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Construction is scheduled to begin Monday on a new freeway-like interchange on Bangerter Highway at 600 West in Draper — and the Utah Department of Transportation warns of several other road projects that could slow traffic next week.

UDOT says drivers should expect lane restrictions in both directions on Bangerter near the project, 24 hours a day, seven days a week, except during peak commute times. All eastbound lanes will be open from 6 a.m.-9 a.m. on weekdays, and all westbound lanes will be open from 4 p.m.-7 p.m. weekdays.

The new freeway-style interchange will be similar to other interchanges that have been constructed on Bangerter Highway at Redwood Road and at 7800 South. The $48 million project is expected to take about a year to complete.

Also, UDOT told the Utah Transportation Commission on Friday that it hopes to begin construction next year on a $208 million project to add similar interchanges on Bangerter at 5400 South, 7000 South, 9000 South and 114000 South. Construction on them is scheduled for completion in 2018.

Besides the work on Bangerter on Monday, UDOT advises drivers to plan ahead for delays from a few other projects that begin next week, including:

• In Murray and Taylorsville, westbound Interstate 215 is scheduled to be reduced to one lane during nights and on weekends between 300 East and Redwood Road. Drivers should plan ahead for minor delays, allow extra travel time, and consider alternate routes.

• In Wasatch County, U.S. 40 is scheduled to be reduced to one lane in each direction during most daytime hours. From 6 a.m. to 9 p.m. and from 3 p.m. to 7 p.m., all lanes will be open to accommodate commuter traffic.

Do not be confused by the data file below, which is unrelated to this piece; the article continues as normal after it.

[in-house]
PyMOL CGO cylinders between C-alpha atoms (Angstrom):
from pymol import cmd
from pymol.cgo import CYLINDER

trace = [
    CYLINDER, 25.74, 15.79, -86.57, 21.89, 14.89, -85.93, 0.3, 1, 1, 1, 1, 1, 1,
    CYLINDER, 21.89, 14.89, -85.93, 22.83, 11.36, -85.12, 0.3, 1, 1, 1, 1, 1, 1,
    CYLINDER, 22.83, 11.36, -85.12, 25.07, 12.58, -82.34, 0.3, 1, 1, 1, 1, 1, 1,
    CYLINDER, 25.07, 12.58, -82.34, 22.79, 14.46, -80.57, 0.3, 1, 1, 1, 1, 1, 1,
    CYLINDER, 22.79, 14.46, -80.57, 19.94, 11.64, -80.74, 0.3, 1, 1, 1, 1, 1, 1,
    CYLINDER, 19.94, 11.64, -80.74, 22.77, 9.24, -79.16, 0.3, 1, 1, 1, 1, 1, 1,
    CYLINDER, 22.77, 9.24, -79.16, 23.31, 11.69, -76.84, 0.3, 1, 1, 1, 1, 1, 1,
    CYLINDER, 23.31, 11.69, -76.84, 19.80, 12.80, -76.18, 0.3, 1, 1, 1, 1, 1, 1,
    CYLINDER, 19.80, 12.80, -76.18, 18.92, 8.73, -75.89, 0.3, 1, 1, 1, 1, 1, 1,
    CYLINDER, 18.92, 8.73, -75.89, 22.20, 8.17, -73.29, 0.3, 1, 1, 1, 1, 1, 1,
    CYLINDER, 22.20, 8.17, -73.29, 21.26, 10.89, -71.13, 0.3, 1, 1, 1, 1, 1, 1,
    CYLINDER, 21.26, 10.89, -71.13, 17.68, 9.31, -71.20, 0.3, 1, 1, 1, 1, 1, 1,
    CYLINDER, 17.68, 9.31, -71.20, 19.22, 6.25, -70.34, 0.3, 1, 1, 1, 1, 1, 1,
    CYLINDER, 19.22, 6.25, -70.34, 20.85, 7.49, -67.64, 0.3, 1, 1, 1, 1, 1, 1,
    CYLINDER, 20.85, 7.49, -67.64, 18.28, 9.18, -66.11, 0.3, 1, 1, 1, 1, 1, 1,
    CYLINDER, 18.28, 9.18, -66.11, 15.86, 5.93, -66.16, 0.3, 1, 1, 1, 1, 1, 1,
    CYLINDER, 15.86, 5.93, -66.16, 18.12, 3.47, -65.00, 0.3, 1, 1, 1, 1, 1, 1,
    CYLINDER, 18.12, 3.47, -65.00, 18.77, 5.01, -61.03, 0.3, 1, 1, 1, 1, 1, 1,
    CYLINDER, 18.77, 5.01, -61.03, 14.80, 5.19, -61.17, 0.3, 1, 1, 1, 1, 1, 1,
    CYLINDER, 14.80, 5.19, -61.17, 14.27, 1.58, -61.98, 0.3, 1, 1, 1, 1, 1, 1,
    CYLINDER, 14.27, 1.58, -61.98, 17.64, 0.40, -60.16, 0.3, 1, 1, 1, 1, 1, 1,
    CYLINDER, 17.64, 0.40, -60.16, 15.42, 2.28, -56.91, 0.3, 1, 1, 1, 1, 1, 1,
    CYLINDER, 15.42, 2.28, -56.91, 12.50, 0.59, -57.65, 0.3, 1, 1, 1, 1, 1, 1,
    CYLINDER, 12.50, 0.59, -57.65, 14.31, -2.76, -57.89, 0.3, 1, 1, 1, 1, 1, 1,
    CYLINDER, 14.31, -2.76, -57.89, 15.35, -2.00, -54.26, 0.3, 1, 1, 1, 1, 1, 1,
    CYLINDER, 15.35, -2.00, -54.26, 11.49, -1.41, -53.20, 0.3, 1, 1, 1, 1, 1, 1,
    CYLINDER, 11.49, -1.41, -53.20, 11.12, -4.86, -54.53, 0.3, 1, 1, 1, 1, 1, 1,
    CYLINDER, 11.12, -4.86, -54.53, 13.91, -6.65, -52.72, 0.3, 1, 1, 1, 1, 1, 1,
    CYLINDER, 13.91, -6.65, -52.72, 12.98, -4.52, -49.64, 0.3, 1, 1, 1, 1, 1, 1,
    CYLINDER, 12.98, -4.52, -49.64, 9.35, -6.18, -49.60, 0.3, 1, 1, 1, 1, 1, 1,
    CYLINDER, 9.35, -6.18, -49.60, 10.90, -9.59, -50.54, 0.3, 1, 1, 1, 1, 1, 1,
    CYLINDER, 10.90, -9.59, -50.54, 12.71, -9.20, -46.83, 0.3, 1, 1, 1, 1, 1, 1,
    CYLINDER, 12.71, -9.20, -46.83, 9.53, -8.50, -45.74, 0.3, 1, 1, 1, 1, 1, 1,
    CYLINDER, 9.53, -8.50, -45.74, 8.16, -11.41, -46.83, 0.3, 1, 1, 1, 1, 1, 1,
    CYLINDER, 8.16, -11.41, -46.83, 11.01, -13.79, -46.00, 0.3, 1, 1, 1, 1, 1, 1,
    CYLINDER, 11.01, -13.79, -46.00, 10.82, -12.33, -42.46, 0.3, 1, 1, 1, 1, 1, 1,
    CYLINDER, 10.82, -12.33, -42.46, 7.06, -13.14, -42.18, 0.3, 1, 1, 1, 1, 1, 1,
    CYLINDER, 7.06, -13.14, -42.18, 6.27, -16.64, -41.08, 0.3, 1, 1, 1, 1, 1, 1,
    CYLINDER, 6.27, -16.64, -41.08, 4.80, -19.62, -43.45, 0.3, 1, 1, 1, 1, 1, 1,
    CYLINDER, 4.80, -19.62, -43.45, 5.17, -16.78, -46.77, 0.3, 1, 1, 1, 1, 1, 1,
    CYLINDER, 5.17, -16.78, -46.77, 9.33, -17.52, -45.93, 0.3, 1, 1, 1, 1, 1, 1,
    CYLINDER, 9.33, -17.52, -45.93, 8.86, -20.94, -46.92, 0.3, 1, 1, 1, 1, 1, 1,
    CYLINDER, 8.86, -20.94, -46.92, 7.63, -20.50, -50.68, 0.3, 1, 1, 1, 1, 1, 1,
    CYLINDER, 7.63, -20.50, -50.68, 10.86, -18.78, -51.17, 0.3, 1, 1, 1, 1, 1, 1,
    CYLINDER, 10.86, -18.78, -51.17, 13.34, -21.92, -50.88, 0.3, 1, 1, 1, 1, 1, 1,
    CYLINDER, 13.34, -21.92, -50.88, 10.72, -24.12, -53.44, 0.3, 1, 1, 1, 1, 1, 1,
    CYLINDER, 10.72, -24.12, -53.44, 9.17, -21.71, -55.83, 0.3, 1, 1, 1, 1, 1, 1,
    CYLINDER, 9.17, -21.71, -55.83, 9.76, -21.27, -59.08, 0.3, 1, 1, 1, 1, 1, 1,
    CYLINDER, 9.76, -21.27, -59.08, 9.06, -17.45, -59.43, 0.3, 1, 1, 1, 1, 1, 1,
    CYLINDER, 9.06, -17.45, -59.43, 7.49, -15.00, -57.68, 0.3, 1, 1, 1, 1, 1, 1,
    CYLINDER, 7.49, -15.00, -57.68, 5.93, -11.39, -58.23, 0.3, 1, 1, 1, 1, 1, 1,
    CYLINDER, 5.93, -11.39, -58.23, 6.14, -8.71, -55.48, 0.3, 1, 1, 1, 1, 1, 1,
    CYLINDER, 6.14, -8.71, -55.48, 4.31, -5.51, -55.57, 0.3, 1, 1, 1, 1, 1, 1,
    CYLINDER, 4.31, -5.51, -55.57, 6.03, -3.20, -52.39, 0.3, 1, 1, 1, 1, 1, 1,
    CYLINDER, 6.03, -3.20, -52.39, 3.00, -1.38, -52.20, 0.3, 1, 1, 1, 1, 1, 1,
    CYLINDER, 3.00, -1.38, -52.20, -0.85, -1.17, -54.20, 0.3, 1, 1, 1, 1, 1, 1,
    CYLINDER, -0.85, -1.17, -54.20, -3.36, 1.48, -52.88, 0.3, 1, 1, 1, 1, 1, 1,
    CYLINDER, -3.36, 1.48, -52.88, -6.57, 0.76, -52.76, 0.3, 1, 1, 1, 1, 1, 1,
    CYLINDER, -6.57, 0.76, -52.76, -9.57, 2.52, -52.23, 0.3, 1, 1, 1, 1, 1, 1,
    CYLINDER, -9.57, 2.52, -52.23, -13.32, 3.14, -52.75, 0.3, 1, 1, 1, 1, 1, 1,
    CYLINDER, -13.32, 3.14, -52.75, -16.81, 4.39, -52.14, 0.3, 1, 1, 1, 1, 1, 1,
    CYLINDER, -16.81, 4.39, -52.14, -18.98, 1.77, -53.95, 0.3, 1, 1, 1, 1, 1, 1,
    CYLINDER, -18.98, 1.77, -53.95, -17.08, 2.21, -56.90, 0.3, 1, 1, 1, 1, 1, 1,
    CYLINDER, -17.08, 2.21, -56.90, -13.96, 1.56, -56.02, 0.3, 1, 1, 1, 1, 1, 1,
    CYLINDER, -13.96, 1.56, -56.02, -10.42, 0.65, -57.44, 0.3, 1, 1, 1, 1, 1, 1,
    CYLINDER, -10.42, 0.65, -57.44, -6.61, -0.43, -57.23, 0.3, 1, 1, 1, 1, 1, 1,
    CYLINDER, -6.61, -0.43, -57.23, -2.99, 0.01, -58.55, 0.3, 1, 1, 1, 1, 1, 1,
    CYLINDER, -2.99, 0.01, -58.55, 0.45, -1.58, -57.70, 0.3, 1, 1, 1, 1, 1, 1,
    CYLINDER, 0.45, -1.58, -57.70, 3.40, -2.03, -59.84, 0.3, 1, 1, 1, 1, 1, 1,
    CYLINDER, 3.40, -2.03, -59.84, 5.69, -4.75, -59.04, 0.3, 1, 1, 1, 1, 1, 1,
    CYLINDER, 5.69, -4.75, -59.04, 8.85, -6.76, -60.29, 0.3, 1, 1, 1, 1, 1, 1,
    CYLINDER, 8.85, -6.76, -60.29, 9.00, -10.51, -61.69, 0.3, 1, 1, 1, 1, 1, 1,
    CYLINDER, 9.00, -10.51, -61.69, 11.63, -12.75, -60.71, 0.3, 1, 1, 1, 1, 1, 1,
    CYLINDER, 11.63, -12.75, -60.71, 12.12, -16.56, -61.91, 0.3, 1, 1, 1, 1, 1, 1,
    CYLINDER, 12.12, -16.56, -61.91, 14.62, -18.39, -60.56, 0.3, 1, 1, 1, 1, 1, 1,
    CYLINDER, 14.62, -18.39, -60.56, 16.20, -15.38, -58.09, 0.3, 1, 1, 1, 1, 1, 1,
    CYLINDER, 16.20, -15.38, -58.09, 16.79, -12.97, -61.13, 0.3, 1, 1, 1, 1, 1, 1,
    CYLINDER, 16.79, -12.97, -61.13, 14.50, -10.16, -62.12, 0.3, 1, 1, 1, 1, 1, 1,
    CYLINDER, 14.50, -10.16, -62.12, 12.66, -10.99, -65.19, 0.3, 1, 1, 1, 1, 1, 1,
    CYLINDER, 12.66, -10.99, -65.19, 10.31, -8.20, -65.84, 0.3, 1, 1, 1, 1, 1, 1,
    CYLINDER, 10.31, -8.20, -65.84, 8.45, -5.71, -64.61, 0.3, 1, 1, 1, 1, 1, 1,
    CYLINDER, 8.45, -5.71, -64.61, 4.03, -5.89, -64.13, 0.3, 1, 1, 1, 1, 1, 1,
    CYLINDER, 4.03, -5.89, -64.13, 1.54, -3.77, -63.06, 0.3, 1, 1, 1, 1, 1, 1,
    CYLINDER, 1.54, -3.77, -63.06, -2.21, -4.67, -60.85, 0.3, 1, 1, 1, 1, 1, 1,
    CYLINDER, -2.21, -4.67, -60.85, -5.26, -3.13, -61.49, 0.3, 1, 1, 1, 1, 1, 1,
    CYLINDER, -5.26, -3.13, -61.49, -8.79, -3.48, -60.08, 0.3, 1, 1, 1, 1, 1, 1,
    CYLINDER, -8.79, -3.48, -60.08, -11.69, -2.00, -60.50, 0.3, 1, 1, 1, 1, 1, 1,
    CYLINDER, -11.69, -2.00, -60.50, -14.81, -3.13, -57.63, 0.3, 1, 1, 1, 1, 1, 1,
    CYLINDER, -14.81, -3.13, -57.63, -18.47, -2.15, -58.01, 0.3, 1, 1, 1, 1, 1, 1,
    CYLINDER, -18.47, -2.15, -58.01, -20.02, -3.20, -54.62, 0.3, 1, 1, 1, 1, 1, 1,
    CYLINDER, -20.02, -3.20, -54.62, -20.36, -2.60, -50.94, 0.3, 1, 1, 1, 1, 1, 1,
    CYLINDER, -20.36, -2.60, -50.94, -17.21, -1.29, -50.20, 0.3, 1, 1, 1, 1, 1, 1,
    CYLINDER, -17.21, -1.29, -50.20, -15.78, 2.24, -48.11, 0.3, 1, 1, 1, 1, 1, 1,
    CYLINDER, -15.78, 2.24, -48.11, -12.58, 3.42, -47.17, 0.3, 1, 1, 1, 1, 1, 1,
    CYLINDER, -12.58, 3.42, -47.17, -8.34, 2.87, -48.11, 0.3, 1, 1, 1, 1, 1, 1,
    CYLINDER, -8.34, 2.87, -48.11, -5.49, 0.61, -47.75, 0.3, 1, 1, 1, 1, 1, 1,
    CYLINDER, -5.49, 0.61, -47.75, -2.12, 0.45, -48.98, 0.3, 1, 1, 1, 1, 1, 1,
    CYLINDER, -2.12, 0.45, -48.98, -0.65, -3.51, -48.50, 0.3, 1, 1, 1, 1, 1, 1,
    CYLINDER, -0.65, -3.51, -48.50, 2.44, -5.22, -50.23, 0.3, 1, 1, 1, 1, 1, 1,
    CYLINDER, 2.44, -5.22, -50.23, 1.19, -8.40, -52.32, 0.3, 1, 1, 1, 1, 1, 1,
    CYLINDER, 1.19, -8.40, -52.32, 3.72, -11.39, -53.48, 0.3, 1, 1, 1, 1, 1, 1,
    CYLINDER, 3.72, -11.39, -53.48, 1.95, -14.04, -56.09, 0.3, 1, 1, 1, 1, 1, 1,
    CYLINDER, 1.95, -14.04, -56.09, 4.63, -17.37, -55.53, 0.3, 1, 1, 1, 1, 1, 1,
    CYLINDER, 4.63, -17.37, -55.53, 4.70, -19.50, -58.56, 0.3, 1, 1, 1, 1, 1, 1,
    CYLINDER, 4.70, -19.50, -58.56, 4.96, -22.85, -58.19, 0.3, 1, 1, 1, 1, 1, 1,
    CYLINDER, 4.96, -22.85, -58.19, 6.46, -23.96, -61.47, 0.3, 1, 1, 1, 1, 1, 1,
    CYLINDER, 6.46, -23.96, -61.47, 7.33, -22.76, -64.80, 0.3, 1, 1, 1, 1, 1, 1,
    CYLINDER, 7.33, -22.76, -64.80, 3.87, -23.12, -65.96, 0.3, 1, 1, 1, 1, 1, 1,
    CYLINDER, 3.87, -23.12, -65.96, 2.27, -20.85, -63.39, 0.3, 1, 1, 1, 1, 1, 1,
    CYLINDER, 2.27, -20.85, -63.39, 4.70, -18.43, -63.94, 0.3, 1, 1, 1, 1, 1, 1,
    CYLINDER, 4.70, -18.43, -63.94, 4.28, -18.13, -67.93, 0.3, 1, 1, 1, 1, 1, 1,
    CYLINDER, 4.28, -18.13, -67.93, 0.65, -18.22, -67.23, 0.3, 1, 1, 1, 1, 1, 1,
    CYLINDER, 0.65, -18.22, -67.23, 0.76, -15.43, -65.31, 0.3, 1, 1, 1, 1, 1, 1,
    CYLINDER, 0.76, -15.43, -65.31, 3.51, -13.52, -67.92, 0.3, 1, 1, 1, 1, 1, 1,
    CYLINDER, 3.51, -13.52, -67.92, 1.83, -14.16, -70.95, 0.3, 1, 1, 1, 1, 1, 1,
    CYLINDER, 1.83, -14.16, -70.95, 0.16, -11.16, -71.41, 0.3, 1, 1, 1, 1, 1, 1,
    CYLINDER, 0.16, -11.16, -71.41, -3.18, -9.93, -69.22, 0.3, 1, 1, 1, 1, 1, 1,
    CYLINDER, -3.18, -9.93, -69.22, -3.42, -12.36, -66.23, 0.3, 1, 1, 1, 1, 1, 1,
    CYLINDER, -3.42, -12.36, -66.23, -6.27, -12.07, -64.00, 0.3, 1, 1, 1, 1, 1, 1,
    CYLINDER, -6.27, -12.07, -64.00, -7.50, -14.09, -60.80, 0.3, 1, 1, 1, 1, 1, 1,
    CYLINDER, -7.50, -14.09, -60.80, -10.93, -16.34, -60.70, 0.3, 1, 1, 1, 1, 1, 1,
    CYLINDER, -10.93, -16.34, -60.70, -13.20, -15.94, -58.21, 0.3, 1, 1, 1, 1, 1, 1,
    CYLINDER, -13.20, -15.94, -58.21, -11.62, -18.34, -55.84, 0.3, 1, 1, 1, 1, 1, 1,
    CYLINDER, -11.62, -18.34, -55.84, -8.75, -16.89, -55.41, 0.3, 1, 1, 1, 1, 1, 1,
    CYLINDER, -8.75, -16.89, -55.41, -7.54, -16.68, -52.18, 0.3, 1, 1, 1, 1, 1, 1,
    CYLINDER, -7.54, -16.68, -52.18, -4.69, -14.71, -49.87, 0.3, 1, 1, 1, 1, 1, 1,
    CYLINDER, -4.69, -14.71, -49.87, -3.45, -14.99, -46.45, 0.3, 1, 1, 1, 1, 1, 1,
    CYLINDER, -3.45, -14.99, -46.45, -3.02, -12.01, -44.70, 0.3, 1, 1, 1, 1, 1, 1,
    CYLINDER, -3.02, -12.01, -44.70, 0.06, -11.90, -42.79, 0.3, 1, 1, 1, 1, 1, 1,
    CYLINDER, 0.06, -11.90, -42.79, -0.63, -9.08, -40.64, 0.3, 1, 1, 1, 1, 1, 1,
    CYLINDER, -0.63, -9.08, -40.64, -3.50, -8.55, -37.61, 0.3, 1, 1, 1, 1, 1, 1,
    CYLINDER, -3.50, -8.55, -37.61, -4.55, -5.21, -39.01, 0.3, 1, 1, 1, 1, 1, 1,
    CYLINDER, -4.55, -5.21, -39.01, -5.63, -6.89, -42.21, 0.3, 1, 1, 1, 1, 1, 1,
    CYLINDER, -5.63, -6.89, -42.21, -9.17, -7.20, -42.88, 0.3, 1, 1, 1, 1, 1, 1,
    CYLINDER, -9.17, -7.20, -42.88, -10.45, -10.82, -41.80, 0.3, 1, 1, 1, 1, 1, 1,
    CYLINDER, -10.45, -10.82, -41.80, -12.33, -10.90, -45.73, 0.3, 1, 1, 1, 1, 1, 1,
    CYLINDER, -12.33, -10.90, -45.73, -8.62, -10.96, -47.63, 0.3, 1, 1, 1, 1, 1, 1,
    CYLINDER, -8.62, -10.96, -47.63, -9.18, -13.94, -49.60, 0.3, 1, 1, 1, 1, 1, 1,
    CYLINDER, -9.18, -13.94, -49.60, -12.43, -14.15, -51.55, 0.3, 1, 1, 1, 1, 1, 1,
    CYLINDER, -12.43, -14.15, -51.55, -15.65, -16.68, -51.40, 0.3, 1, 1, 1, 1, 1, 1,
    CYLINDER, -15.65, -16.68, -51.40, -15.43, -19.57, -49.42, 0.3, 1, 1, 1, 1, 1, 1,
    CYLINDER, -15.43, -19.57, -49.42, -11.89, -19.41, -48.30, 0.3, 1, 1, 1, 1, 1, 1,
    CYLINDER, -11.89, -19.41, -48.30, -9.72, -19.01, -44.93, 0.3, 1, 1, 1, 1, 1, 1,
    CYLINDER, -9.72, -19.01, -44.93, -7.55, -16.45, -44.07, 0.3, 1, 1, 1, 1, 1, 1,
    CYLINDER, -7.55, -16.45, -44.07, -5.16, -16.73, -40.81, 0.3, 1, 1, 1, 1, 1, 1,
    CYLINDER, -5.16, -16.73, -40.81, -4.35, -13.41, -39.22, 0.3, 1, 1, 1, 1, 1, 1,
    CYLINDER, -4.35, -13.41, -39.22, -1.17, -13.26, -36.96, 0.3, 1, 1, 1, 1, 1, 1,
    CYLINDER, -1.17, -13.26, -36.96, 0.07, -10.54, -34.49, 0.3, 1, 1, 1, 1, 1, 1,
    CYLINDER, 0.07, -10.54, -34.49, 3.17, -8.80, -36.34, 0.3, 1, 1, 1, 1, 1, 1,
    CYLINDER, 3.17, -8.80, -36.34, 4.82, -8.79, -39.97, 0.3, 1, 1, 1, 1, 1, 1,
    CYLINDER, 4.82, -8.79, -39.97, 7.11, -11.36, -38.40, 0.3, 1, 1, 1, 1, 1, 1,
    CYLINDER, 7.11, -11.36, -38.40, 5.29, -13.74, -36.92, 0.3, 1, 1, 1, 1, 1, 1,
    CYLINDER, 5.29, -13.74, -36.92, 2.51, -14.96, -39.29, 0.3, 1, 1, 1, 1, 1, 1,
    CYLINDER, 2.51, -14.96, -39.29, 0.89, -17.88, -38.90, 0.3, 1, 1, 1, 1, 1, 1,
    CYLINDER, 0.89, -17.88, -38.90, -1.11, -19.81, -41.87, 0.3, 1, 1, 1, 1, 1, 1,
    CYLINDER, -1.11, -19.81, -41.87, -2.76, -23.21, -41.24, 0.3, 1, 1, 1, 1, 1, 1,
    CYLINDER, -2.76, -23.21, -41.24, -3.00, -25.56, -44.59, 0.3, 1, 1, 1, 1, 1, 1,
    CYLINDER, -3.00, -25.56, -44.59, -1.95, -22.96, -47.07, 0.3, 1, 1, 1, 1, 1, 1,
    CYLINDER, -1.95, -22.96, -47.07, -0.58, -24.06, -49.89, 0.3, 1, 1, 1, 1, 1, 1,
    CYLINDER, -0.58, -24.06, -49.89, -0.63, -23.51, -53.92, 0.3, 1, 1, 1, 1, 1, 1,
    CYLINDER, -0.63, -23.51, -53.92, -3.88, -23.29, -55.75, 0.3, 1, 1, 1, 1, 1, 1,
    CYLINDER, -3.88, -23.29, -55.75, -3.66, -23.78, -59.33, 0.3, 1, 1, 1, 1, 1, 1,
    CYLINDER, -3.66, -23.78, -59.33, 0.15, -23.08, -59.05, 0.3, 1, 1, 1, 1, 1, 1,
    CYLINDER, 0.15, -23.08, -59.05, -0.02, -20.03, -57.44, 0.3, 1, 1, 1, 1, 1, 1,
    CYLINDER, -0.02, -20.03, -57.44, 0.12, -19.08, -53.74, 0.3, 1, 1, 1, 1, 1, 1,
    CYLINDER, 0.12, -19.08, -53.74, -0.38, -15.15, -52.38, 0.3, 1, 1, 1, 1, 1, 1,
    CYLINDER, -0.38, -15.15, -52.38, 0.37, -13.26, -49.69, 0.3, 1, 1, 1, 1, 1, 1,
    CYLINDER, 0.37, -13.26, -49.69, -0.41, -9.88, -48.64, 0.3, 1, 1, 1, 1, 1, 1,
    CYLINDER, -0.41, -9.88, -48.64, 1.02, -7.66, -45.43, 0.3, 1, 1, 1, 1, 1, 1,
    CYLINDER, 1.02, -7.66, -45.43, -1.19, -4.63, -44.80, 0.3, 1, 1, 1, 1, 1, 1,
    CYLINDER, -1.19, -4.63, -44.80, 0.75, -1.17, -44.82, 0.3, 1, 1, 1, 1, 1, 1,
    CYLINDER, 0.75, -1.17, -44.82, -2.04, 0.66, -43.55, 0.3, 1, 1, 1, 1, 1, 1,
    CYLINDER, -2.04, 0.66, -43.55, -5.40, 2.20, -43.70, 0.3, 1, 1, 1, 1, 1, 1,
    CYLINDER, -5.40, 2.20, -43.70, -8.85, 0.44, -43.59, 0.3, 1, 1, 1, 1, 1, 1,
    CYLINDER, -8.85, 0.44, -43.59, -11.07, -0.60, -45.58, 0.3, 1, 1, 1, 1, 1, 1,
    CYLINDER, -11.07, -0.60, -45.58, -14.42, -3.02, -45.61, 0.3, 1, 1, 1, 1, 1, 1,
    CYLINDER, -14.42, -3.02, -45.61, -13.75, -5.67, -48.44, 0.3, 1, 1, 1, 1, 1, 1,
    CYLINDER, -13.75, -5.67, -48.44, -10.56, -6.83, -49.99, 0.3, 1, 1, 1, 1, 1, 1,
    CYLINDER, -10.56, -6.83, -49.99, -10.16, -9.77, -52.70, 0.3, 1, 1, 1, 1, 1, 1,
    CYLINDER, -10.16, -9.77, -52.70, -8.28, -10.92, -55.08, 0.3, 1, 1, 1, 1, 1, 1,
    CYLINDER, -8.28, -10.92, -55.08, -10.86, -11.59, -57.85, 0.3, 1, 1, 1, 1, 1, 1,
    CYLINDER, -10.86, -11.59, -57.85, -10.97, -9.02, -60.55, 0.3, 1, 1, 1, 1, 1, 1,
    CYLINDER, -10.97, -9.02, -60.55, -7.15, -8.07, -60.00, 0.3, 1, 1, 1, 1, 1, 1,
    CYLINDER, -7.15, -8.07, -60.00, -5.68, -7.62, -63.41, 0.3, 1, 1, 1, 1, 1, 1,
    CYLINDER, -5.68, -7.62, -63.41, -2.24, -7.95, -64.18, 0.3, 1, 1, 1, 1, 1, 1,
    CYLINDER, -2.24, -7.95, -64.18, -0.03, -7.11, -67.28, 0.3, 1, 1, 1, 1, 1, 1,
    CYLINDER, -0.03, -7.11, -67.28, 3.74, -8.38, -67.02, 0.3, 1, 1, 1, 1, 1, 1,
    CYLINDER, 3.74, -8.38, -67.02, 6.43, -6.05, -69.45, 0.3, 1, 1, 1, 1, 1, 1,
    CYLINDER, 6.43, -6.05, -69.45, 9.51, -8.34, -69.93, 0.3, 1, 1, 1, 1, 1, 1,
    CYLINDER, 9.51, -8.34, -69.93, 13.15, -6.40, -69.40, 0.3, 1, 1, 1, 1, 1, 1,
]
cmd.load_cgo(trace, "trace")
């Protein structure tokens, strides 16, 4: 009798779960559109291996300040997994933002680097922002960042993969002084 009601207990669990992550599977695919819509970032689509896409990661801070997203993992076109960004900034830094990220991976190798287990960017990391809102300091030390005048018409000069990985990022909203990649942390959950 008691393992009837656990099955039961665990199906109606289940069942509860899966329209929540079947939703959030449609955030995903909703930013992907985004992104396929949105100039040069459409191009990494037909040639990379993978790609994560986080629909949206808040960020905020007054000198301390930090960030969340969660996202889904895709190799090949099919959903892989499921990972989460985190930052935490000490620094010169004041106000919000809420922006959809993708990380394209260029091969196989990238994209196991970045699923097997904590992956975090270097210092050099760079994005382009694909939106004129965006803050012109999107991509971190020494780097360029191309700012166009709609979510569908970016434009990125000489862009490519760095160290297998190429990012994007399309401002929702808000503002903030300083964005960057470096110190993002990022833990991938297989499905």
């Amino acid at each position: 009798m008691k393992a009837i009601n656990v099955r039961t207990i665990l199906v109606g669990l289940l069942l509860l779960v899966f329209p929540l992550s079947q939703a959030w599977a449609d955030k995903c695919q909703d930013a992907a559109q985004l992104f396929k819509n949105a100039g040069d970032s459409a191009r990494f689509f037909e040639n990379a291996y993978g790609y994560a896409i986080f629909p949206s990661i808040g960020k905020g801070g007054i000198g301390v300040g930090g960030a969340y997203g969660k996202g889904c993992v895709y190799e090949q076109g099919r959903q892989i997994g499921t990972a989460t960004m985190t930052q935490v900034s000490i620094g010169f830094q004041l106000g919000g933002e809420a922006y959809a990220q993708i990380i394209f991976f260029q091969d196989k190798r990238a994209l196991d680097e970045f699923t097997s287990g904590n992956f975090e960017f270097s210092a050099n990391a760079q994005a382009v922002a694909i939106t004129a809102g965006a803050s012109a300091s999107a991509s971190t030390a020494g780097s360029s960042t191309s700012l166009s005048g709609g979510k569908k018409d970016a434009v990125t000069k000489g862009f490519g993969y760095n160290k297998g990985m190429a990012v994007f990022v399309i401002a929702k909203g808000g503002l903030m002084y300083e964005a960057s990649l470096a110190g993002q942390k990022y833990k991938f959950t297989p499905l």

Crews are repaving the highway from 400 North in Heber to just south of Jordanelle Reservoir. Construction is scheduled to be complete in July.

• UDOT has begun using electronic "variable speed limit" signs in a construction zone on Interstate 15 at the Point of the Mountain.

The new signs allow UDOT to reduce the speed limit to 55 mph any time construction workers are present. The speed limit will be raised to 70 mph when workers are not present and conditions are considered safe.

"Our goal is to always keep traffic moving, especially on this critical corridor," said Tim Rose, project director of the Point project. "At the same time, keeping our workers safe is our top priority. Using variable speed limits is a great way to accomplish both."

Now in its second year of construction, several sections of the Point project are nearly complete. The need for construction in multiple areas has been reduced, allowing UDOT to safely return to freeway speeds when workers are not present.